Who does more teaching in the UVic English department, sessional instructors or regular faculty, and what distinctions are there in their teaching responsibilities?
At this point I don't have the data to compare ourselves against other departments at UVic, or against English departments at other Canadian institutions, but in time I hope to obtain that information.
All data is current as of December 16, 2012. Note that I'll be talking in terms of sections rather than courses (since we teach multiple sections of many courses), and that I'm not distinguishing between 300- and 400-level courses, because our program considers them equivalent. Also note that I'm excluding courses taught through the Faculty of Engineering by instructors associated with English.
As well, I use the terms "sessional instructor" and "regular faculty," even though there are distinctions within each category, and some overlaps between the categories. Another day I'll talk about some of those issues, but for today I want only to consider them as distinct categories.
Sunday, December 16, 2012
Friday, December 14, 2012
Over the next while, I'll be writing a series of posts about ENGL 135, the main composition course at the University of Victoria. I'm the coordinator for the course, after having acted for one year as the Writing Advisor responsible for our department's writing courses (excluding our Professional Writing minor), and having spent the previous four years working closely with the previous Advisor to develop and modify the course. The actual Advisor is the one with authority over the course, but because of my experience coordinating and teaching the course (11 sections over the last three years), I've got lots to say about it, so I'm going to say some of it here.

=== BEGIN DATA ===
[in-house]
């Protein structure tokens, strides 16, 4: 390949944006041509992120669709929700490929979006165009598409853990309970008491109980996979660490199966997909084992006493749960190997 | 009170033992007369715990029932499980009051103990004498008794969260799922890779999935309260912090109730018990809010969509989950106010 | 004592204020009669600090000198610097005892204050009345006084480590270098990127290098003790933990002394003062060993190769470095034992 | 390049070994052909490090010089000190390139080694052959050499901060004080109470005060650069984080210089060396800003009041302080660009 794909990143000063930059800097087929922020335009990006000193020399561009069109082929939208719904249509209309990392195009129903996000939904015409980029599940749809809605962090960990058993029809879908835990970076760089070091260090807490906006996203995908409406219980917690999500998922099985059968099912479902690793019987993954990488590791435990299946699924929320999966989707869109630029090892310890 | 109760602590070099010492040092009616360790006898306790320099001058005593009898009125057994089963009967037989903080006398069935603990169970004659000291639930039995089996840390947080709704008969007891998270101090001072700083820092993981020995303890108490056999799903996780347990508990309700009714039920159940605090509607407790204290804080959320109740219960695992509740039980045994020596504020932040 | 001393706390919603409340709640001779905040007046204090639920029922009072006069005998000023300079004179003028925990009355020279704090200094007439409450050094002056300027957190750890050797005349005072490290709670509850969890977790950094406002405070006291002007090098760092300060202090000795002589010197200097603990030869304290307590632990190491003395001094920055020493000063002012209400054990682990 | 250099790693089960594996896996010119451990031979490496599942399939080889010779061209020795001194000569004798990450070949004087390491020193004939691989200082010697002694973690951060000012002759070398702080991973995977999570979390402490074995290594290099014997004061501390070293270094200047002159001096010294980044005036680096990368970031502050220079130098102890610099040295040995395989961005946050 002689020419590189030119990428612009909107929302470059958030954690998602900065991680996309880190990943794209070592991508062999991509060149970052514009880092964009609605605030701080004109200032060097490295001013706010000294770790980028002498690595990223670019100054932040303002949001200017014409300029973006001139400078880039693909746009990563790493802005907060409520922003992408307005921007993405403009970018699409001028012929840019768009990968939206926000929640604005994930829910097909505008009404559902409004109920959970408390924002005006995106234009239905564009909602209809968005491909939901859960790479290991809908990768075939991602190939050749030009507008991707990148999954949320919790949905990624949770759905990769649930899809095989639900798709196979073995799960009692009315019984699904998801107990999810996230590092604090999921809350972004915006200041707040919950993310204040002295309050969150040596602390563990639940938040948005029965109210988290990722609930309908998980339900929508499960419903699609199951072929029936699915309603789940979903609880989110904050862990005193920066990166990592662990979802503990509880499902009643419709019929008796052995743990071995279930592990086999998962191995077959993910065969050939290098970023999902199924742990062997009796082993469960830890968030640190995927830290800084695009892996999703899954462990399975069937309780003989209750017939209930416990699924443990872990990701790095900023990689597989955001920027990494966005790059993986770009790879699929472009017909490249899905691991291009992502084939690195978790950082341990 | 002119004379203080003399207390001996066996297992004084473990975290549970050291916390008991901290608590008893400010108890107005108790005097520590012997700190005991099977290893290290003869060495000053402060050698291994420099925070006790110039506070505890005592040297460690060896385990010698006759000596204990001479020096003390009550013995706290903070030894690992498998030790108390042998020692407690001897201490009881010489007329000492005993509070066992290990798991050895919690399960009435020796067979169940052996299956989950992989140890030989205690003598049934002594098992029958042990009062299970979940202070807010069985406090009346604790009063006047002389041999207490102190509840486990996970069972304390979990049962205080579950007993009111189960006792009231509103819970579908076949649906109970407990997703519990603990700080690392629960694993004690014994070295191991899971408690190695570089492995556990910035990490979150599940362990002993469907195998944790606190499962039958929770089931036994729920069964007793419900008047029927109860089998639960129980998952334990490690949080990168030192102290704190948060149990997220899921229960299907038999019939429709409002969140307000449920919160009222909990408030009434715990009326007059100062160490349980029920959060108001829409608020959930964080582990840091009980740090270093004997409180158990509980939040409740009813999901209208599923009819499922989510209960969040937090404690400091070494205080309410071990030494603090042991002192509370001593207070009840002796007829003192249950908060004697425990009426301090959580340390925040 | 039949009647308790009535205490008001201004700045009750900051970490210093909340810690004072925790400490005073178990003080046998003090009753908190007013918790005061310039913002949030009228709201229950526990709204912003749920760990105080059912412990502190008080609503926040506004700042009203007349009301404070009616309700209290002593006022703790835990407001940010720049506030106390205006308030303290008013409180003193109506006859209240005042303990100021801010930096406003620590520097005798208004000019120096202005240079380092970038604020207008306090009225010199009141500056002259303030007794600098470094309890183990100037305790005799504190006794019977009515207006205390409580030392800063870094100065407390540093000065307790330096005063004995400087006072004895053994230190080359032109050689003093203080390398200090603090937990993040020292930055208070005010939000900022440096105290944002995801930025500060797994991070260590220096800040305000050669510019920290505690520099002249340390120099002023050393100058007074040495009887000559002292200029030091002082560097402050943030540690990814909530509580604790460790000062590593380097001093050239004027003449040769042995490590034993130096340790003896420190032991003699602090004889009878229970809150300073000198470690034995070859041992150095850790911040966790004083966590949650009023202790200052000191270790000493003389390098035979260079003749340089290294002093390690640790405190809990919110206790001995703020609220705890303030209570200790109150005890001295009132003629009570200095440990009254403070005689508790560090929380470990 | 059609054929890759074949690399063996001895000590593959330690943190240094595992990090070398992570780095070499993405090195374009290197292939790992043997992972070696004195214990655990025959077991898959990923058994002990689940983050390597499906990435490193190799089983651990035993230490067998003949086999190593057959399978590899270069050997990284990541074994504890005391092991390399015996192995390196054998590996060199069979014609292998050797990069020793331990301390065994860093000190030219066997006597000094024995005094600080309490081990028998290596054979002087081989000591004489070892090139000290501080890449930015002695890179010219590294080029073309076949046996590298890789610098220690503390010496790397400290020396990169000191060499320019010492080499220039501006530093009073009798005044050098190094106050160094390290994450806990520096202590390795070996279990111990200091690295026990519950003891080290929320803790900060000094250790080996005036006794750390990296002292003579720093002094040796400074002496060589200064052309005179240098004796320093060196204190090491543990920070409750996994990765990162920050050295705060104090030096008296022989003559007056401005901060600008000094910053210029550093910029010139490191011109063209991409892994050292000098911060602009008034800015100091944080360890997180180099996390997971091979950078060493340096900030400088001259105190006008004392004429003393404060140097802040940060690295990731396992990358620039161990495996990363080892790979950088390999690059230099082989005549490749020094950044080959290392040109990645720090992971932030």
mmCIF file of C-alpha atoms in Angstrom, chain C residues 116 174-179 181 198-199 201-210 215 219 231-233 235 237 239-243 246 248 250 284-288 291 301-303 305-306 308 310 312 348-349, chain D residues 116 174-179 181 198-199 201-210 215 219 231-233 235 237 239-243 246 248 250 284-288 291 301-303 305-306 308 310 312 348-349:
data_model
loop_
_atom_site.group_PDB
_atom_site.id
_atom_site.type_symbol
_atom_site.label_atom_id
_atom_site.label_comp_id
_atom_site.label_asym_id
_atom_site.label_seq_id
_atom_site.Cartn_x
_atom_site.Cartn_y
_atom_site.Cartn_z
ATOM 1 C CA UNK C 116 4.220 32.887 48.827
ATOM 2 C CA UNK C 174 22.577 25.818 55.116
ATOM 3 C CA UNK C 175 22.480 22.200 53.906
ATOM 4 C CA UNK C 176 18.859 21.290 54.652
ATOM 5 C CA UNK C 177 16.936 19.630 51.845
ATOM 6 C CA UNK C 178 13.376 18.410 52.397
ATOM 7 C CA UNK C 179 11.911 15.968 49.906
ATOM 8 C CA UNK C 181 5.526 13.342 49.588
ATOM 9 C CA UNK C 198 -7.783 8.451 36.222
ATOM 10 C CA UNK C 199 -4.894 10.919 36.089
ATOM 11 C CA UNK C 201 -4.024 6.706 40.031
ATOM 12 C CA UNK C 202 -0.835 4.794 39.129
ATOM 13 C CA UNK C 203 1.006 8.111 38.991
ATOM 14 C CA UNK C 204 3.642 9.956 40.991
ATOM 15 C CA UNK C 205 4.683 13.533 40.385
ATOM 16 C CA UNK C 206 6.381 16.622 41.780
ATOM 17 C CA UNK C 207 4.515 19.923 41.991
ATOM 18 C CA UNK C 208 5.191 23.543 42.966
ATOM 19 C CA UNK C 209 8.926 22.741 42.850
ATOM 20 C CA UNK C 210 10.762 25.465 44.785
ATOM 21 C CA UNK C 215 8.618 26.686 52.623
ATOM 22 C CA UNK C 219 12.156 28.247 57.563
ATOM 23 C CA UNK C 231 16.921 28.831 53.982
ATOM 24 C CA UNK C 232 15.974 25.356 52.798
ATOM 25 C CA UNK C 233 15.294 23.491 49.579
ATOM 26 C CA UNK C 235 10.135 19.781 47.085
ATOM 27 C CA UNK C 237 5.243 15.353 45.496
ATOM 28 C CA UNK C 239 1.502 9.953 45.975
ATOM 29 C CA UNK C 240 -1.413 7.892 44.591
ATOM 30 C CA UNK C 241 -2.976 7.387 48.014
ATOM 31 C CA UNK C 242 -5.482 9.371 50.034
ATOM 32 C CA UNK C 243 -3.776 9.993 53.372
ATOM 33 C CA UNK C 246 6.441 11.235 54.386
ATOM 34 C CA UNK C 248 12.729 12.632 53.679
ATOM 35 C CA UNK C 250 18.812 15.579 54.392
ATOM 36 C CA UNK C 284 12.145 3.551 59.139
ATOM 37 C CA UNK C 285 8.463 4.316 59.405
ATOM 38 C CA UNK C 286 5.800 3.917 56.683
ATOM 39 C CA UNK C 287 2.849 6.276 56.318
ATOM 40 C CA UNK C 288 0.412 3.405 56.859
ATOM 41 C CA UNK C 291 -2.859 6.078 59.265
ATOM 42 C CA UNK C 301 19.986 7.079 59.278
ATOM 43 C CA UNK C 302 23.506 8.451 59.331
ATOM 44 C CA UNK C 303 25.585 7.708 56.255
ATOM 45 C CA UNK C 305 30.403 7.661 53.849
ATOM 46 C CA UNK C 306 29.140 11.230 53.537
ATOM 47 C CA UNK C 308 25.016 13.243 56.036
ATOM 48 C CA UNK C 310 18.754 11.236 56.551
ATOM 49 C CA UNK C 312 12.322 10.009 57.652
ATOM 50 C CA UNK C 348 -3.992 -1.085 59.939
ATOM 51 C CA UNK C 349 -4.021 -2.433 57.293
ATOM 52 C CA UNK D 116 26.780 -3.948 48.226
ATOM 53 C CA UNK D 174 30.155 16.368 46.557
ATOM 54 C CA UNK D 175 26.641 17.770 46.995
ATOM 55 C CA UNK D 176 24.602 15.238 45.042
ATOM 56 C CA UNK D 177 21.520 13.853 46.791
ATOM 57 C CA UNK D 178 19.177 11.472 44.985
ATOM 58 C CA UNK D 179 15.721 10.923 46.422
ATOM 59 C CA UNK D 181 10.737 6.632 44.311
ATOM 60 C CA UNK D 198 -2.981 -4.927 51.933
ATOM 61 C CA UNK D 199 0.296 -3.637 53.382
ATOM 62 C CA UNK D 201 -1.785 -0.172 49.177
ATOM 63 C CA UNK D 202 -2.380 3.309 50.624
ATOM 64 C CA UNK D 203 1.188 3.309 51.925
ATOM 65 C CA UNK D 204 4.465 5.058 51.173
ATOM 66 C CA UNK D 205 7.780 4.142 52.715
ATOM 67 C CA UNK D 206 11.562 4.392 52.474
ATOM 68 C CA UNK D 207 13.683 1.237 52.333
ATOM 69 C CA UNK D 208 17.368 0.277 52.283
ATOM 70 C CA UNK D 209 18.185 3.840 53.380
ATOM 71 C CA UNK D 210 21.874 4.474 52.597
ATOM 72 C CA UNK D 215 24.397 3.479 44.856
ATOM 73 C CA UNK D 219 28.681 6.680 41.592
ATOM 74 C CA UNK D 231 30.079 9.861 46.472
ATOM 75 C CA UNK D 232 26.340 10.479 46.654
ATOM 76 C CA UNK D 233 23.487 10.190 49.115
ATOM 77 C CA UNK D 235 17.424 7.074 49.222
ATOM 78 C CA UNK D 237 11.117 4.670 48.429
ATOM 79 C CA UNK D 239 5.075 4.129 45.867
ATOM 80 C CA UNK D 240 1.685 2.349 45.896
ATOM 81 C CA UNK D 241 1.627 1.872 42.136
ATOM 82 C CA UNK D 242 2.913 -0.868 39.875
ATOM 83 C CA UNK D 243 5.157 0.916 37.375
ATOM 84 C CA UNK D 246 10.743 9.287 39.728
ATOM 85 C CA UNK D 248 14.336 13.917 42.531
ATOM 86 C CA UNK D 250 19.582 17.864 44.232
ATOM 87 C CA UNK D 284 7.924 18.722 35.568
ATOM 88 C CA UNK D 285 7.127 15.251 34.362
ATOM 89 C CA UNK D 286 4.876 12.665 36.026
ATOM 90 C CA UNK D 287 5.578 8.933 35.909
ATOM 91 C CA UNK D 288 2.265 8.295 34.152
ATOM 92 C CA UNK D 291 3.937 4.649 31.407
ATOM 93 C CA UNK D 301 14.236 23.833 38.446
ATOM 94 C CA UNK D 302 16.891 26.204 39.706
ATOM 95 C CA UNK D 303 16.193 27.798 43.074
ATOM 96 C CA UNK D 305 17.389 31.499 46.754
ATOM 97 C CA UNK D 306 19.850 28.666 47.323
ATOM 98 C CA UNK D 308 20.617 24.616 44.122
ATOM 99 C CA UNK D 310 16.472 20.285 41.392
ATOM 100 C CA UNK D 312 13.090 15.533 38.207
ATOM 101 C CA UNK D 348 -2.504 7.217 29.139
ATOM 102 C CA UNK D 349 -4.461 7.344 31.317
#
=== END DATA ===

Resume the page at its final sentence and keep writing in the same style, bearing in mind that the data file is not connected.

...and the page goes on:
In 2012/13, we're running 58 sections of ENGL 135, one of them online, that are being taught by 25 different instructors (23 of whom are sessional, offering 55 of the 58 sections). There's an enrolment cap of 36 students in each section, that's exceeded only in extremely rare circumstances. It's mostly a "writing across the curriculum" version of first-year composition (WAC), with a heavy emphasis on "writing to learn" activities: and yes, with 36 students, it's unwieldy at best.
Enough background: on to the actual post.
I gather that there has been some discussion recently of whether the course (as currently designed) could include a literature component, and whether it might be a good thing to include such a component. In brief, it's sometimes said that English is the one discipline excluded from the current version of the course, and that there are arguments for viewing a late-term literature unit as a kind of "reward" for both students and instructors.